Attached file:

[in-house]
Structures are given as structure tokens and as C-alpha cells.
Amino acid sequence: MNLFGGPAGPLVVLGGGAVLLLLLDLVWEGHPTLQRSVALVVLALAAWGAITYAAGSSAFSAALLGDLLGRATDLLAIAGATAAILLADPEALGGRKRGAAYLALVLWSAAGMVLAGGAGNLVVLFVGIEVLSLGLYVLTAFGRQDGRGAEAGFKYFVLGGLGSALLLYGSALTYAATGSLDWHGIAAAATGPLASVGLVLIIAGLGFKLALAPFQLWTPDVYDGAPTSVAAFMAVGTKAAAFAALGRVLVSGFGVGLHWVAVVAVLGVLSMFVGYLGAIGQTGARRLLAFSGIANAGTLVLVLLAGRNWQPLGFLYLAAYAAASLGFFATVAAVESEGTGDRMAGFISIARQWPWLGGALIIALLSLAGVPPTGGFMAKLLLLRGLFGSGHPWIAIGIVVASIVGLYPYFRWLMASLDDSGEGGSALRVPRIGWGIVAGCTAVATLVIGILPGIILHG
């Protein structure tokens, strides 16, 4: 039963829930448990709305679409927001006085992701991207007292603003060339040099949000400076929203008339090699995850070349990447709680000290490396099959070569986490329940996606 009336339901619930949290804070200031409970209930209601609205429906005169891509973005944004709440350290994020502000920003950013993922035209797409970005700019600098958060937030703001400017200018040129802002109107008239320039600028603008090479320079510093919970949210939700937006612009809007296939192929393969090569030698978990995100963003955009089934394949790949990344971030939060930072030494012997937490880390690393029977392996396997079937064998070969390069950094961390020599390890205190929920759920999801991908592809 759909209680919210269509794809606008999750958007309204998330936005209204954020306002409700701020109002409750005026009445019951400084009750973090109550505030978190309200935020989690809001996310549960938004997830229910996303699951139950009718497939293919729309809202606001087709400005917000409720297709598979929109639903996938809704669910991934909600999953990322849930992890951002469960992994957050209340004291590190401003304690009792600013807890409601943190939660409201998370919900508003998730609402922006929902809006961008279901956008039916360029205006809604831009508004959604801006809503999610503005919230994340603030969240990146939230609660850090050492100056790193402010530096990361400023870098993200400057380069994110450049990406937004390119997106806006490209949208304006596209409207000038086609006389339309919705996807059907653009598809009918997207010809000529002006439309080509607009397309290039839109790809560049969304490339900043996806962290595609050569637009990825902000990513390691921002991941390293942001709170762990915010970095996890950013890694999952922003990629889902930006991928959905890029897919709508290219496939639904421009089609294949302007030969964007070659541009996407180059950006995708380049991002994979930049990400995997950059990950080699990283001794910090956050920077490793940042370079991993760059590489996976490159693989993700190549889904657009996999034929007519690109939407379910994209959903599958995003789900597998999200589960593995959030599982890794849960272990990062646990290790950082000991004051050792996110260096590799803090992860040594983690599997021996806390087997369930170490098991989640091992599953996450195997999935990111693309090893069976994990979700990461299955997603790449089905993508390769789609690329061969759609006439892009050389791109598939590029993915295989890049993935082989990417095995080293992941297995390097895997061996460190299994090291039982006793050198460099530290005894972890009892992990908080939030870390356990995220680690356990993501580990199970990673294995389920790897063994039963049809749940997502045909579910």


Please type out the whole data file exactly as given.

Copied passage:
[in-house]
Structures are given as structure tokens and as C-alpha cells.
Amino acid sequence: MNLFGGPAGPLVVLGGGAVLLLLLDLVWEGHPTLQRSVALVVLALAAWGAITYAAGSSAFSAALLGDLLGRATDLLAIAGATAAILLADPEALGGRKRGAAYLALVLWSAAGMVLAGGAGNLVVLFVGIEVLSLGLYVLTAFGRQDGRGAEAGFKYFVLGGLGSALLLYGSALTYAATGSLDWHGIAAAATGPLASVGLVLIIAGLGFKLALAPFQLWTPDVYDGAPTSVAAFMAVGTKAAAFAALGRVLVSGFGVGLHWVAVVAVLGVLSMFVGYLGAIGQTGARRLLAFSGIANAGTLVLVLLAGRNWQPLGFLYLAAYAAASLGFFATVAAVESEGTGDRMAGFISIARQWPWLGGALIIALLSLAGVPPTGGFMAKLLLLRGLFGSGHPWIAIGIVVASIVGLYPYFRWLMASLDDSGEGGSALRVPRIGWGIVAGCTAVATLVIGILPGIILHG
């Protein structure tokens, strides 16, 4: 039963829930448990709305679409927001006085992701991207007292603003060339040099949000400076929203008339090699995850070349990447709680000290490396099959070569986490329940996606 009336339901619930949290804070200031409970209930209601609205429906005169891509973005944004709440350290994020502000920003950013993922035209797409970005700019600098958060937030703001400017200018040129802002109107008239320039600028603008090479320079510093919970949210939700937006612009809007296939192929393969090569030698978990995100963003955009089934394949790949990344971030939060930072030494012997937490880390690393029977392996396997079937064998070969390069950094961390020599390890205190929920759920999801991908592809 759909209680919210269509794809606008999750958007309204998330936005209204954020306002409700701020109002409750005026009445019951400084009750973090109550505030978190309200935020989690809001996310549960938004997830229910996303699951139950009718497939293919729309809202606001087709400005917000409720297709598979929109639903996938809704669910991934909600999953990322849930992890951002469960992994957050209340004291590190401003304690009792600013807890409601943190939660409201998370919900508003998730609402922006929902809006961008279901956008039916360029205006809604831009508004959604801006809503999610503005919230994340603030969240990146939230609660850090050492100056790193402010530096990361400023870098993200400057380069994110450049990406937004390119997106806006490209949208304006596209409207000038086609006389339309919705996807059907653009598809009918997207010809000529002006439309080509607009397309290039839109790809560049969304490339900043996806962290595609050569637009990825902000990513390691921002991941390293942001709170762990915010970095996890950013890694999952922003990629889902930006991928959905890029897919709508290219496939639904421009089609294949302007030969964007070659541009996407180059950006995708380049991002994979930049990400995997950059990950080699990283001794910090956050920077490793940042370079991993760059590489996976490159693989993700190549889904657009996999034929007519690109939407379910994209959903599958995003789900597998999200589960593995959030599982890794849960272990990062646990290790950082000991004051050792996110260096590799803090992860040594983690599997021996806390087997369930170490098991989640091992599953996450195997999935990111693309090893069976994990979700990461299955997603790449089905993508390769789609690329061969759609006439892009050389791109598939590029993915295989890049993935082989990417095995080293992941297995390097895997061996460190299994090291039982006793050198460099530290005894972890009892992990908080939030870390356990995220680690356990993501580990199970990673294995389920790897063994039963049809749940997502045909579910």